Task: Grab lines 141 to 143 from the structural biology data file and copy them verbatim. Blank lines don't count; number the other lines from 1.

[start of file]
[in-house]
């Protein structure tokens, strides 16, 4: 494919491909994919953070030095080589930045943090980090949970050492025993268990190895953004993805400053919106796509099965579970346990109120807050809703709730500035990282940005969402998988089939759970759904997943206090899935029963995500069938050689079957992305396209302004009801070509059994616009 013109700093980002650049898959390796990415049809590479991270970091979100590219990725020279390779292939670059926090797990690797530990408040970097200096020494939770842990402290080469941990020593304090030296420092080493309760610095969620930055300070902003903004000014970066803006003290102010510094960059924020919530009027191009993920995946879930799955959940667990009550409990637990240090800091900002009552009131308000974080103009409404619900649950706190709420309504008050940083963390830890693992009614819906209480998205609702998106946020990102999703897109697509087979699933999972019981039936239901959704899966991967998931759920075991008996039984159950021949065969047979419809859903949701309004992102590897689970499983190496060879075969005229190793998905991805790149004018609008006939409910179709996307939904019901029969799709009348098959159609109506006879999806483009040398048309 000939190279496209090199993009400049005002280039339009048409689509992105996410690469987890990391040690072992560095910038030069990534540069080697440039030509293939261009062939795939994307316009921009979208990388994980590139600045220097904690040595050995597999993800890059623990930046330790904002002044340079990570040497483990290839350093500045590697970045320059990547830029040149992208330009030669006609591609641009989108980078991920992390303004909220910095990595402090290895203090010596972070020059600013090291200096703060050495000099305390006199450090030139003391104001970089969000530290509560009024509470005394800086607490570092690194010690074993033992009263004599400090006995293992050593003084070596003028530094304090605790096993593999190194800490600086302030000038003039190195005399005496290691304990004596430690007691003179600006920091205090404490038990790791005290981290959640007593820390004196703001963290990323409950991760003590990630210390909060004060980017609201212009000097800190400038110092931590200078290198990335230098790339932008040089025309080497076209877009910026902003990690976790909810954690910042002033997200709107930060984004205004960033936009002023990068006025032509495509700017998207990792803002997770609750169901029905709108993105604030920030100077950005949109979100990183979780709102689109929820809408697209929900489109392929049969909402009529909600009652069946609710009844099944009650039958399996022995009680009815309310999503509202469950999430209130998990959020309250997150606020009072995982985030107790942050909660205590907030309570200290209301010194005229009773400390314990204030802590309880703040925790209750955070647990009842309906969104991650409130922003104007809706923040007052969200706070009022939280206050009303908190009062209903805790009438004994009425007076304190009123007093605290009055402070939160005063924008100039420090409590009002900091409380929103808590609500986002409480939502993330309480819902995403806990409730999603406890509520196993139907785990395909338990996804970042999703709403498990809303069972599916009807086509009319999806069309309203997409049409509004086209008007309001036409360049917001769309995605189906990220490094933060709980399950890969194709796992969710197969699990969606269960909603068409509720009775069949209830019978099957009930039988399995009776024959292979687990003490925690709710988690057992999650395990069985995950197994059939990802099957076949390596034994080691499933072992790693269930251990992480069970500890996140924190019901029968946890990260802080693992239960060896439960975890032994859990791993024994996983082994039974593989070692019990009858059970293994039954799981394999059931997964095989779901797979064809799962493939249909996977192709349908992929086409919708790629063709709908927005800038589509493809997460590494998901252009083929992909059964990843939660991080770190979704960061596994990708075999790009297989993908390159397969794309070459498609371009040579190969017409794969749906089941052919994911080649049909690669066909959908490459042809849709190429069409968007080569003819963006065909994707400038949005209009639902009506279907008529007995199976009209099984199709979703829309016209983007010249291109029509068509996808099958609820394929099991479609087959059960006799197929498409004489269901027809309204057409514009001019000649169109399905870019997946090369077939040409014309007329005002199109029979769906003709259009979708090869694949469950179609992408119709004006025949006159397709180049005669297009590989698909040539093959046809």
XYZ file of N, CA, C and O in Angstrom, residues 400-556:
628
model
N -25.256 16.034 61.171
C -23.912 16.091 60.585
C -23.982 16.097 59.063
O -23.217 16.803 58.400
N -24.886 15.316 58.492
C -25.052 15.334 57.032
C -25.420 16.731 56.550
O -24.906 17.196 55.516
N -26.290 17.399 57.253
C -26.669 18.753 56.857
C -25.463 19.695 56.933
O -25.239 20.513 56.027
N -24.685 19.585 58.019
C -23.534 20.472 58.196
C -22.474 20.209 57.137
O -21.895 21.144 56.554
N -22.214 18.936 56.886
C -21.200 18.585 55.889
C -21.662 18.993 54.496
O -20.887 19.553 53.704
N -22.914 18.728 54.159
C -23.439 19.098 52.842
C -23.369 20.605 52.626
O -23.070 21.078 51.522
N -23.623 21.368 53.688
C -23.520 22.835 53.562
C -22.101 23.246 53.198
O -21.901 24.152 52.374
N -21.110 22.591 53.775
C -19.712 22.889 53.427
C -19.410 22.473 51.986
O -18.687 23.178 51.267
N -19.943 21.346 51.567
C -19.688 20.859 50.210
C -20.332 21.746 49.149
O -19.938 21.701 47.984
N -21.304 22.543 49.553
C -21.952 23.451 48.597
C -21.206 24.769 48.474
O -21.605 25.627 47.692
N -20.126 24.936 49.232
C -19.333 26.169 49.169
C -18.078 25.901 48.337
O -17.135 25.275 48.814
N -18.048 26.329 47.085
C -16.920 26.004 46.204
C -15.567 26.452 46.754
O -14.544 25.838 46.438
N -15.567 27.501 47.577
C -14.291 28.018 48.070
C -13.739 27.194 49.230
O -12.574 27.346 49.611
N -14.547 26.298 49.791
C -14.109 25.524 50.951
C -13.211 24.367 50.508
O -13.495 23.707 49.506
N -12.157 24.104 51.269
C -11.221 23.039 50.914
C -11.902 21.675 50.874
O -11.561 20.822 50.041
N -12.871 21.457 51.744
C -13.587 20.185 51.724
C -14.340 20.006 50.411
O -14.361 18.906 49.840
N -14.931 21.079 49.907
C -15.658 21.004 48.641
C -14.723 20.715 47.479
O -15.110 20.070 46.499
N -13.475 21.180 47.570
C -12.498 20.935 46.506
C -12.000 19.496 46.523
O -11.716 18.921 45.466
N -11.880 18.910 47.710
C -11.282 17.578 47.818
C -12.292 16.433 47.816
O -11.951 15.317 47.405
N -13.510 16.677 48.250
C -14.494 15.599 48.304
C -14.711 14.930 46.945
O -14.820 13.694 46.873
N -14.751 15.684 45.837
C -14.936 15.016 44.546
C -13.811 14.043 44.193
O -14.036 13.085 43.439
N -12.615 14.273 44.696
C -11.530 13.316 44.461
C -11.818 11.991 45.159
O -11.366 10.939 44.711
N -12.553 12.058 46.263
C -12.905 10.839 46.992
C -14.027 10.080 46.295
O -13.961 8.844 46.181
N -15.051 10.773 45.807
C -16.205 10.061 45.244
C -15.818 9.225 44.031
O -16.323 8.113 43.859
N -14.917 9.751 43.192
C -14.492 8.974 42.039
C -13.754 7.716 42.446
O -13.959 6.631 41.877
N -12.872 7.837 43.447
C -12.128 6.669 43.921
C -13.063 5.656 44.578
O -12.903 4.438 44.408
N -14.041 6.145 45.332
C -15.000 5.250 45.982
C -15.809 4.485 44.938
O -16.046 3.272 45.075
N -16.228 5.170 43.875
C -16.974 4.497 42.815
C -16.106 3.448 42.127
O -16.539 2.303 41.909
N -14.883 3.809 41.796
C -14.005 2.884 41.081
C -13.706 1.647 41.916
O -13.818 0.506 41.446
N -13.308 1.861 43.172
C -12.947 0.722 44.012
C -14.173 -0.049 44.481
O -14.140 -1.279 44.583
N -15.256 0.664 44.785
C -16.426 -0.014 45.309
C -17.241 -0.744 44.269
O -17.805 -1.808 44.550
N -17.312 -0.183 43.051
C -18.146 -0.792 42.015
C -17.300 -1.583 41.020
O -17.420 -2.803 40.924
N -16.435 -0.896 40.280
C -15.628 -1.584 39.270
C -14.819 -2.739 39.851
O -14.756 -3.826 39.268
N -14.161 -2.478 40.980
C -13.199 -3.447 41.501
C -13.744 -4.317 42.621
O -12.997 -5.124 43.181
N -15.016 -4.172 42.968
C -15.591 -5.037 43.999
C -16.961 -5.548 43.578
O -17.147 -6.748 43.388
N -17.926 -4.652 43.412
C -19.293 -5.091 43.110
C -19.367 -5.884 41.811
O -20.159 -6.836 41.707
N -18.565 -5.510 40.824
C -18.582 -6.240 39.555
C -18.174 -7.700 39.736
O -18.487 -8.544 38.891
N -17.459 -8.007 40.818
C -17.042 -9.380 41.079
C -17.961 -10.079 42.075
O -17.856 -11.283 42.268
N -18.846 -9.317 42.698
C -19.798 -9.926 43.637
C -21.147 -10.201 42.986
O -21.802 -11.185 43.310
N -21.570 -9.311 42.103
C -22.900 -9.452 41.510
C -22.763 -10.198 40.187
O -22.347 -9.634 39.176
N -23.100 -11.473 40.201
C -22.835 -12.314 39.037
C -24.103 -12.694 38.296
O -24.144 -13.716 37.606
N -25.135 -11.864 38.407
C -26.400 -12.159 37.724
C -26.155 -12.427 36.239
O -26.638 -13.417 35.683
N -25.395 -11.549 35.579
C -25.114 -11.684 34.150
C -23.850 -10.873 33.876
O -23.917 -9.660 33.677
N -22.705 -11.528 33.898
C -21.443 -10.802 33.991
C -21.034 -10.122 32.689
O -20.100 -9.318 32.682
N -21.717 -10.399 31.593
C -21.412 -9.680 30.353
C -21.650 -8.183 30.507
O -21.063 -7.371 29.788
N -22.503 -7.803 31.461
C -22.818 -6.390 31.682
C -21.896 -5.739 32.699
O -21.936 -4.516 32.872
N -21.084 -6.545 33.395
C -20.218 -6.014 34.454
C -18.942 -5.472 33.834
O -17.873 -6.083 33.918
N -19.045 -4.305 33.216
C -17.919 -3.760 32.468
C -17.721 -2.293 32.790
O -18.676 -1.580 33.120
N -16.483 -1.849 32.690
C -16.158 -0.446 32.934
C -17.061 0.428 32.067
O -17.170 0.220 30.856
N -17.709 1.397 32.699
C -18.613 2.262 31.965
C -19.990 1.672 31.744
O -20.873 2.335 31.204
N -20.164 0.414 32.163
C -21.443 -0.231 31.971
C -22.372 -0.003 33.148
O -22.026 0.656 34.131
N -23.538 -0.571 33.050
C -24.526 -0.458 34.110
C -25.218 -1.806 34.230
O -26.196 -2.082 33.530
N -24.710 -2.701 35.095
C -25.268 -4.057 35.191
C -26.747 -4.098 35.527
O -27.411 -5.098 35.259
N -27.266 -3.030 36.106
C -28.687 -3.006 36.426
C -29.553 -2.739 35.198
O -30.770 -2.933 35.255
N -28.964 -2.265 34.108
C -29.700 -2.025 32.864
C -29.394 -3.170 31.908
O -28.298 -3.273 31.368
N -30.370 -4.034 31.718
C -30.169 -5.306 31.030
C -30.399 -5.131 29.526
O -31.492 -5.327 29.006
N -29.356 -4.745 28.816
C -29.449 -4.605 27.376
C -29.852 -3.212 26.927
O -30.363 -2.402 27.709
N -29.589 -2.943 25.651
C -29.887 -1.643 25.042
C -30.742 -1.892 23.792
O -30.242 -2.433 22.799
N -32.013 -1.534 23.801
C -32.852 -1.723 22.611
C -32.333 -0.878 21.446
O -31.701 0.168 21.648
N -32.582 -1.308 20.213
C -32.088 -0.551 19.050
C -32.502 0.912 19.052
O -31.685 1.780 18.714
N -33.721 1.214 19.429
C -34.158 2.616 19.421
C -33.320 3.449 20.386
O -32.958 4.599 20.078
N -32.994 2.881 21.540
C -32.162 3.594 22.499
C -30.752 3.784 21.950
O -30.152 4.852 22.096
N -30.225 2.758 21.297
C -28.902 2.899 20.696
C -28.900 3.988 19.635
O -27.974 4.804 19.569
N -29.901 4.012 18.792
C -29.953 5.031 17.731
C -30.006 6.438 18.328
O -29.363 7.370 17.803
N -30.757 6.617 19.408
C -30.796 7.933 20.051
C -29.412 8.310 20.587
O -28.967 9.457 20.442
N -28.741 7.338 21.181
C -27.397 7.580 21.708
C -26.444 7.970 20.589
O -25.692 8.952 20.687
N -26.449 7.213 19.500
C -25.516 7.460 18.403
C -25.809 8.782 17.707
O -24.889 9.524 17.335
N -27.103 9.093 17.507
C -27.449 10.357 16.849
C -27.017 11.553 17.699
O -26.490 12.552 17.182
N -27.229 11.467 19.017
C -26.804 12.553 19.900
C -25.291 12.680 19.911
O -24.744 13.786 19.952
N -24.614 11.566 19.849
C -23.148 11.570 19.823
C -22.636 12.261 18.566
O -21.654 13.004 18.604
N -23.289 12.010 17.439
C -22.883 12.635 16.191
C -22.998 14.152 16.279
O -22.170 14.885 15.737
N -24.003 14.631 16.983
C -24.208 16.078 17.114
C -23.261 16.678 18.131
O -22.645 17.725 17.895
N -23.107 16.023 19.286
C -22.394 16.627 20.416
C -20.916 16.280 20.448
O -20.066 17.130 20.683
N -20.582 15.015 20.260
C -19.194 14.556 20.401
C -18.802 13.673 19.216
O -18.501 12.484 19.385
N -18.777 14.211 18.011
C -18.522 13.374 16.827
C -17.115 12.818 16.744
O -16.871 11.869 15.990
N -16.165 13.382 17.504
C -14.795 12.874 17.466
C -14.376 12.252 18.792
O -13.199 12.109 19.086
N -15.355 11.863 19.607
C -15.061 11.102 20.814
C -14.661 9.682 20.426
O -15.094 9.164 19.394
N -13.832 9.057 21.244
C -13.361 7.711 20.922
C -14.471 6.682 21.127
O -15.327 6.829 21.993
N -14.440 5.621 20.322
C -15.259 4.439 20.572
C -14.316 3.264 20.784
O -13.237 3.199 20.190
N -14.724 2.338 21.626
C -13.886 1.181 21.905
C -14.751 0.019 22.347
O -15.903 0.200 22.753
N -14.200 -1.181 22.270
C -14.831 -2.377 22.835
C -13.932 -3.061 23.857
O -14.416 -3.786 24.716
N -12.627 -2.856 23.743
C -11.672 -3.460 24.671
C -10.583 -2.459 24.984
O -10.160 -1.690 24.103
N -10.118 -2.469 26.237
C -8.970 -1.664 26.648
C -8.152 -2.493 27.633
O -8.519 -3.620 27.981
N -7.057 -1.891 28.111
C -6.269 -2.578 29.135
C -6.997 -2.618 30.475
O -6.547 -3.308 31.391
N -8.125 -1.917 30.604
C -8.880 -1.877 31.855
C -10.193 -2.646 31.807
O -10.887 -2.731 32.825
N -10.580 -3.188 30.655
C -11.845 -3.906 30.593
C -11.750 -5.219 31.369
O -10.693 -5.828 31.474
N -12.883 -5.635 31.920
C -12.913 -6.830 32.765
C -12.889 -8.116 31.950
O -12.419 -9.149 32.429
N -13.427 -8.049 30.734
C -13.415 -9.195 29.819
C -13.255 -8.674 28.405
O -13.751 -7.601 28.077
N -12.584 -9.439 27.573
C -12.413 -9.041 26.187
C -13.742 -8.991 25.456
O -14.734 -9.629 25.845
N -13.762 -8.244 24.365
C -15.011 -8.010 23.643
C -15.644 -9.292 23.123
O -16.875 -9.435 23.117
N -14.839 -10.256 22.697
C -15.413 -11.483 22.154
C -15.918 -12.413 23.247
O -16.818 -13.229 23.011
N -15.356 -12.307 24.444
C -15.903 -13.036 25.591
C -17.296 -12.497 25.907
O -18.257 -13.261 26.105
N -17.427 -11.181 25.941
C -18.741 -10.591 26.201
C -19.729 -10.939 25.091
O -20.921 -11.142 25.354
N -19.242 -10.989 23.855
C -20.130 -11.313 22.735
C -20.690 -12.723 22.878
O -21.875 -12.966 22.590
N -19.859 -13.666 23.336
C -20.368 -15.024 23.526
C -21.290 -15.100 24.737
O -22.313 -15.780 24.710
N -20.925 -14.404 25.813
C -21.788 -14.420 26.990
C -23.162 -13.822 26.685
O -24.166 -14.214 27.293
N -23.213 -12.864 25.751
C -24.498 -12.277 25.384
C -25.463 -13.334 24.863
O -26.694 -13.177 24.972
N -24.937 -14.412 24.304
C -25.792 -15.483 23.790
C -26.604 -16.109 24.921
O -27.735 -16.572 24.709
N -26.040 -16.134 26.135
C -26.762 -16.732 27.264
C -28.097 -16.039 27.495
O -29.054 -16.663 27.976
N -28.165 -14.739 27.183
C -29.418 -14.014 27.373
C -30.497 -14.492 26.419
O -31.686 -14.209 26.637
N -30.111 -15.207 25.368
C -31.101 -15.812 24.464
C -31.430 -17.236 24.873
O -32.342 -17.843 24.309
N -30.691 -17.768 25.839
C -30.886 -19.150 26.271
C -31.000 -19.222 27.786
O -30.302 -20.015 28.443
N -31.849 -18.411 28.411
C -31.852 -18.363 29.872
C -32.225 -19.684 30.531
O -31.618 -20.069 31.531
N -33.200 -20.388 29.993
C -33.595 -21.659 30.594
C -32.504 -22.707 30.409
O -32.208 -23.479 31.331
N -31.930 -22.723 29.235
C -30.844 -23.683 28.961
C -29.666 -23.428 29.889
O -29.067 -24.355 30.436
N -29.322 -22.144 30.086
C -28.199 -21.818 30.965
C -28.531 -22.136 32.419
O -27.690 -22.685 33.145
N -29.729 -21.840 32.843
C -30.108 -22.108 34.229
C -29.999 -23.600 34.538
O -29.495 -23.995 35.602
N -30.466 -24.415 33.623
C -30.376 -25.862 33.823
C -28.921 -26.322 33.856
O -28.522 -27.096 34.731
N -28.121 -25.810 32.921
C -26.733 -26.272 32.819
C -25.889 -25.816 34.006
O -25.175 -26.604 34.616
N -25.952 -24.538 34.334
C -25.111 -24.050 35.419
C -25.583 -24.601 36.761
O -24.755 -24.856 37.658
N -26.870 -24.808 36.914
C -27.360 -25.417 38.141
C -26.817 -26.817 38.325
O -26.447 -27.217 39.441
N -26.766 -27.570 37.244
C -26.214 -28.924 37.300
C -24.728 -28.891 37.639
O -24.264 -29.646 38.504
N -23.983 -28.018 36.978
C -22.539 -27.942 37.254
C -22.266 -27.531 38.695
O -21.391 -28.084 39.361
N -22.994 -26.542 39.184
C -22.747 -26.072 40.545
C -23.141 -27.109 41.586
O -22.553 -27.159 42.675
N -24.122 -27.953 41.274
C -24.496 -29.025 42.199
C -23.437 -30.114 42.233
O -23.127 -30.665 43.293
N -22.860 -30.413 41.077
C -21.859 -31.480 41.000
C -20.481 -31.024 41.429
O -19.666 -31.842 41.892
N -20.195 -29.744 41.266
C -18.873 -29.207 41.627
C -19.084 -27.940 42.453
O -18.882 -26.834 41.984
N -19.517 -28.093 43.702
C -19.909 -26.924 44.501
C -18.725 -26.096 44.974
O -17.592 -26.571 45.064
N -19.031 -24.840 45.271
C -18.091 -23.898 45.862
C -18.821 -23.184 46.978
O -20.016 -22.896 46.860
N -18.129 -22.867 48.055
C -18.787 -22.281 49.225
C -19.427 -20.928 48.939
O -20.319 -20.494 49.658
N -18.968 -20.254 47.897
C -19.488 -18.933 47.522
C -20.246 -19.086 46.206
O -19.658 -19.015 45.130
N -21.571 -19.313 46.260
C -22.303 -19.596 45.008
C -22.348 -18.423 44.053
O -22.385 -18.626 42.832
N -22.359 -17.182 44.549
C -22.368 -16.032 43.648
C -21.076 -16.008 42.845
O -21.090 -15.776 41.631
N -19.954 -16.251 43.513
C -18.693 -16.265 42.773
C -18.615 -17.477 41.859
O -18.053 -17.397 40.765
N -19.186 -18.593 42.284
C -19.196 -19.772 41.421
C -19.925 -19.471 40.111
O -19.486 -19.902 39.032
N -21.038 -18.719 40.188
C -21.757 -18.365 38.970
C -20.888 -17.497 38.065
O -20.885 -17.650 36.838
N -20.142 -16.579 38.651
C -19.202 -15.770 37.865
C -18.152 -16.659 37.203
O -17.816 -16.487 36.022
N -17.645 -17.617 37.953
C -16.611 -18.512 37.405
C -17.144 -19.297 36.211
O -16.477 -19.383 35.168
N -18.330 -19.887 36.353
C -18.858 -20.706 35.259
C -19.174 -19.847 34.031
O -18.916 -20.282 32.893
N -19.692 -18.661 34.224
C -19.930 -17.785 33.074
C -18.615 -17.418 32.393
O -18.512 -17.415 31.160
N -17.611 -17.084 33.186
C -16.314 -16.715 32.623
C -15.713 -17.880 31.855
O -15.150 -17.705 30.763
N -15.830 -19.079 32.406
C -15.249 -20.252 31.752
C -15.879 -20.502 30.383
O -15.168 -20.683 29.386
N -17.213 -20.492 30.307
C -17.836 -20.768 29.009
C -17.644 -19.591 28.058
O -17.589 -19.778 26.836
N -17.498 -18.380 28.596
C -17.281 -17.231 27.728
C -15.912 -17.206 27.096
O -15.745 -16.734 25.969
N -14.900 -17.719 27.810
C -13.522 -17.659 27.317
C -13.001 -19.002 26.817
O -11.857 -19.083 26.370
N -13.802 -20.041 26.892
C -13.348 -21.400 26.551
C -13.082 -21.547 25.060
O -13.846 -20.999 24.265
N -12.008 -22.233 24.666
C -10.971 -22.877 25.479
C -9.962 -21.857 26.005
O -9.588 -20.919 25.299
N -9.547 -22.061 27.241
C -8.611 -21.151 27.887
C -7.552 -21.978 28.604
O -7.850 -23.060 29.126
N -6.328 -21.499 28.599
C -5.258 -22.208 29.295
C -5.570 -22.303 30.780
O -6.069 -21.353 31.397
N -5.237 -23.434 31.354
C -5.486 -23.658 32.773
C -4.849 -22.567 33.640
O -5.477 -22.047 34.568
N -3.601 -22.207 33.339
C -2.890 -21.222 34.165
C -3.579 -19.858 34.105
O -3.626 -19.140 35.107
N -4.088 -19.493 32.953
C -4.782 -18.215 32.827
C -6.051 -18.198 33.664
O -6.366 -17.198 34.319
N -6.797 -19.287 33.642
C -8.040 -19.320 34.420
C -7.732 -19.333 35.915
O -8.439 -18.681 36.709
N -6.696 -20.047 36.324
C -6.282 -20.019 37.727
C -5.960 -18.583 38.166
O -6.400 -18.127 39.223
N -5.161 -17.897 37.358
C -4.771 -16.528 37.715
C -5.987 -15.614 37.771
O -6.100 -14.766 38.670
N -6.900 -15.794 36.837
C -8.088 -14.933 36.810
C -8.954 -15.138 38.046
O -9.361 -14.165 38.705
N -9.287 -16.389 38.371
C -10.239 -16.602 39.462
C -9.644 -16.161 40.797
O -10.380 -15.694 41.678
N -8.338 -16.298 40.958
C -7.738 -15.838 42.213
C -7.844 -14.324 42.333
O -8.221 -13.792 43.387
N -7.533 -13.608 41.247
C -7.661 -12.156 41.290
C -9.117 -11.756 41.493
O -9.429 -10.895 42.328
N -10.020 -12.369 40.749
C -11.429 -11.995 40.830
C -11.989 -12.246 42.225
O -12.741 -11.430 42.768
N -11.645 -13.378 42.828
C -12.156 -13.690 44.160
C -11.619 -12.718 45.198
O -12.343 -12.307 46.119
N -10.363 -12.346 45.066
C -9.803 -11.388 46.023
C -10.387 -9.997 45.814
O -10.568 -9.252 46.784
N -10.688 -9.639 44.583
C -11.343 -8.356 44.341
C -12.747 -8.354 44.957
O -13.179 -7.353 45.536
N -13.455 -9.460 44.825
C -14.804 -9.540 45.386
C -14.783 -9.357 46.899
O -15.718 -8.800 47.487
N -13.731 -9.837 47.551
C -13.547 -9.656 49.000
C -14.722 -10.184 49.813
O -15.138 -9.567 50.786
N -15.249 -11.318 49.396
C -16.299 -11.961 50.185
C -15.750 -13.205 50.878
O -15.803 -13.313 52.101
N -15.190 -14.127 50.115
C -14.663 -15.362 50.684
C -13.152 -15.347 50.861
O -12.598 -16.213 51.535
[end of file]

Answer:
O -12.997 -5.124 43.181
N -15.016 -4.172 42.968
C -15.591 -5.037 43.999